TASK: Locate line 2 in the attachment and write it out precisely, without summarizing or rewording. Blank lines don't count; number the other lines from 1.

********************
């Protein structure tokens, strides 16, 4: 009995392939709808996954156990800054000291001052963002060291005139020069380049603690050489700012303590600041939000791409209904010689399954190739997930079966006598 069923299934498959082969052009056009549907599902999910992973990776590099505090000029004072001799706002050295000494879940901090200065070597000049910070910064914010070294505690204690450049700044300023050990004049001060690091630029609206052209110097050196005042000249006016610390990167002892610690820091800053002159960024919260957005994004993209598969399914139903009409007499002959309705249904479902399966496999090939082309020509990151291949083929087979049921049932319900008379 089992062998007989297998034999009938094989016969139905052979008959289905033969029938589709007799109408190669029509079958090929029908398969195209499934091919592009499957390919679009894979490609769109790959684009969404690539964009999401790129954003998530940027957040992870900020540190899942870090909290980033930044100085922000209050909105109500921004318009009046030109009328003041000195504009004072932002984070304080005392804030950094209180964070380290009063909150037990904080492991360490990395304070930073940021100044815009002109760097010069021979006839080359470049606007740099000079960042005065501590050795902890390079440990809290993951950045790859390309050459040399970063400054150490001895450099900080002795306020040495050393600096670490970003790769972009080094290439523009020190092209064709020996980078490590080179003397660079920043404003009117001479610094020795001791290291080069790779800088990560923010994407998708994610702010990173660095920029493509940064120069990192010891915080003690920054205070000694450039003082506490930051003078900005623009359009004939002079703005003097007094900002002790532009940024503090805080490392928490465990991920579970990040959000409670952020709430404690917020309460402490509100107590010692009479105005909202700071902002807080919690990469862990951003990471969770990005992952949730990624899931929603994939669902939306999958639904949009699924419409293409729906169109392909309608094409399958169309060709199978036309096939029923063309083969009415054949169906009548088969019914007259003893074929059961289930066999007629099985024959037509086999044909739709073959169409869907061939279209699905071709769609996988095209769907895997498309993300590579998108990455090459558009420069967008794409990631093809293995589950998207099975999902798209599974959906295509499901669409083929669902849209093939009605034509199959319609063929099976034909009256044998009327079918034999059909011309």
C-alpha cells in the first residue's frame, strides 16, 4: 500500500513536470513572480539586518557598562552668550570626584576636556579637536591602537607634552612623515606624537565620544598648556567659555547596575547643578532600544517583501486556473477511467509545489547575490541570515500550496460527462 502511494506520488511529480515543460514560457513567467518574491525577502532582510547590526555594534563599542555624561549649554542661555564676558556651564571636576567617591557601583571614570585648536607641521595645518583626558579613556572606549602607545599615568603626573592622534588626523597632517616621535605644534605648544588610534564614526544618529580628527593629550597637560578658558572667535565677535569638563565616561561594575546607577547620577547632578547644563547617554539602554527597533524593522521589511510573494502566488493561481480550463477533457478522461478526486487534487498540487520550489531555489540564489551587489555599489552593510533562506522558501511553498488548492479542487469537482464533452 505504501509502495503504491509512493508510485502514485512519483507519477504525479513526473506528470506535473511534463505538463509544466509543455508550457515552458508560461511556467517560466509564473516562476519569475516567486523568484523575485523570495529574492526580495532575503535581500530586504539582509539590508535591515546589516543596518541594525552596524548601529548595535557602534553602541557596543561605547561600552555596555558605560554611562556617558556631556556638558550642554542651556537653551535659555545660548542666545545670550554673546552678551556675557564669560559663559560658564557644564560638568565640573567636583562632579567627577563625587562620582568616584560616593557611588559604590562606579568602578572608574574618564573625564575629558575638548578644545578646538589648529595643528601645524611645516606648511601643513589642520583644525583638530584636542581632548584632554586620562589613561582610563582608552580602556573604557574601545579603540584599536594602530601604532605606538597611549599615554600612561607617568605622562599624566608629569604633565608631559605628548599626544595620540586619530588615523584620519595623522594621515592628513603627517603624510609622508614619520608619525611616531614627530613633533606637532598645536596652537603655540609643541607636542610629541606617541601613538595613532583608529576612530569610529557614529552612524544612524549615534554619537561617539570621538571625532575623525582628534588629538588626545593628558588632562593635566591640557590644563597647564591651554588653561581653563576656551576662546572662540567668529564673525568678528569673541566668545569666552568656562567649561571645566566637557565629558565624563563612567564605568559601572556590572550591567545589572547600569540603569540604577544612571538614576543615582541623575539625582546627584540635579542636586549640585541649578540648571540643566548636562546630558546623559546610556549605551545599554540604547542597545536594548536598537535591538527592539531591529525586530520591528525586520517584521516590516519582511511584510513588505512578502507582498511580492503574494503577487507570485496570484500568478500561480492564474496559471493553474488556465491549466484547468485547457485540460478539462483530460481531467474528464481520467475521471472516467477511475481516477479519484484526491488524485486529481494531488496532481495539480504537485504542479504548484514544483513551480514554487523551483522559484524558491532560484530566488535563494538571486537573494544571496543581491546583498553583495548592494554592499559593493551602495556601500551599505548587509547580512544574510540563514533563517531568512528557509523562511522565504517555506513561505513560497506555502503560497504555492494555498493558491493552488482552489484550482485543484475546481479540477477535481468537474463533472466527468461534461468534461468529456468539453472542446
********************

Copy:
C-alpha cells in the first residue's frame, strides 16, 4: 500500500513536470513572480539586518557598562552668550570626584576636556579637536591602537607634552612623515606624537565620544598648556567659555547596575547643578532600544517583501486556473477511467509545489547575490541570515500550496460527462 502511494506520488511529480515543460514560457513567467518574491525577502532582510547590526555594534563599542555624561549649554542661555564676558556651564571636576567617591557601583571614570585648536607641521595645518583626558579613556572606549602607545599615568603626573592622534588626523597632517616621535605644534605648544588610534564614526544618529580628527593629550597637560578658558572667535565677535569638563565616561561594575546607577547620577547632578547644563547617554539602554527597533524593522521589511510573494502566488493561481480550463477533457478522461478526486487534487498540487520550489531555489540564489551587489555599489552593510533562506522558501511553498488548492479542487469537482464533452 505504501509502495503504491509512493508510485502514485512519483507519477504525479513526473506528470506535473511534463505538463509544466509543455508550457515552458508560461511556467517560466509564473516562476519569475516567486523568484523575485523570495529574492526580495532575503535581500530586504539582509539590508535591515546589516543596518541594525552596524548601529548595535557602534553602541557596543561605547561600552555596555558605560554611562556617558556631556556638558550642554542651556537653551535659555545660548542666545545670550554673546552678551556675557564669560559663559560658564557644564560638568565640573567636583562632579567627577563625587562620582568616584560616593557611588559604590562606579568602578572608574574618564573625564575629558575638548578644545578646538589648529595643528601645524611645516606648511601643513589642520583644525583638530584636542581632548584632554586620562589613561582610563582608552580602556573604557574601545579603540584599536594602530601604532605606538597611549599615554600612561607617568605622562599624566608629569604633565608631559605628548599626544595620540586619530588615523584620519595623522594621515592628513603627517603624510609622508614619520608619525611616531614627530613633533606637532598645536596652537603655540609643541607636542610629541606617541601613538595613532583608529576612530569610529557614529552612524544612524549615534554619537561617539570621538571625532575623525582628534588629538588626545593628558588632562593635566591640557590644563597647564591651554588653561581653563576656551576662546572662540567668529564673525568678528569673541566668545569666552568656562567649561571645566566637557565629558565624563563612567564605568559601572556590572550591567545589572547600569540603569540604577544612571538614576543615582541623575539625582546627584540635579542636586549640585541649578540648571540643566548636562546630558546623559546610556549605551545599554540604547542597545536594548536598537535591538527592539531591529525586530520591528525586520517584521516590516519582511511584510513588505512578502507582498511580492503574494503577487507570485496570484500568478500561480492564474496559471493553474488556465491549466484547468485547457485540460478539462483530460481531467474528464481520467475521471472516467477511475481516477479519484484526491488524485486529481494531488496532481495539480504537485504542479504548484514544483513551480514554487523551483522559484524558491532560484530566488535563494538571486537573494544571496543581491546583498553583495548592494554592499559593493551602495556601500551599505548587509547580512544574510540563514533563517531568512528557509523562511522565504517555506513561505513560497506555502503560497504555492494555498493558491493552488482552489484550482485543484475546481479540477477535481468537474463533472466527468461534461468534461468529456468539453472542446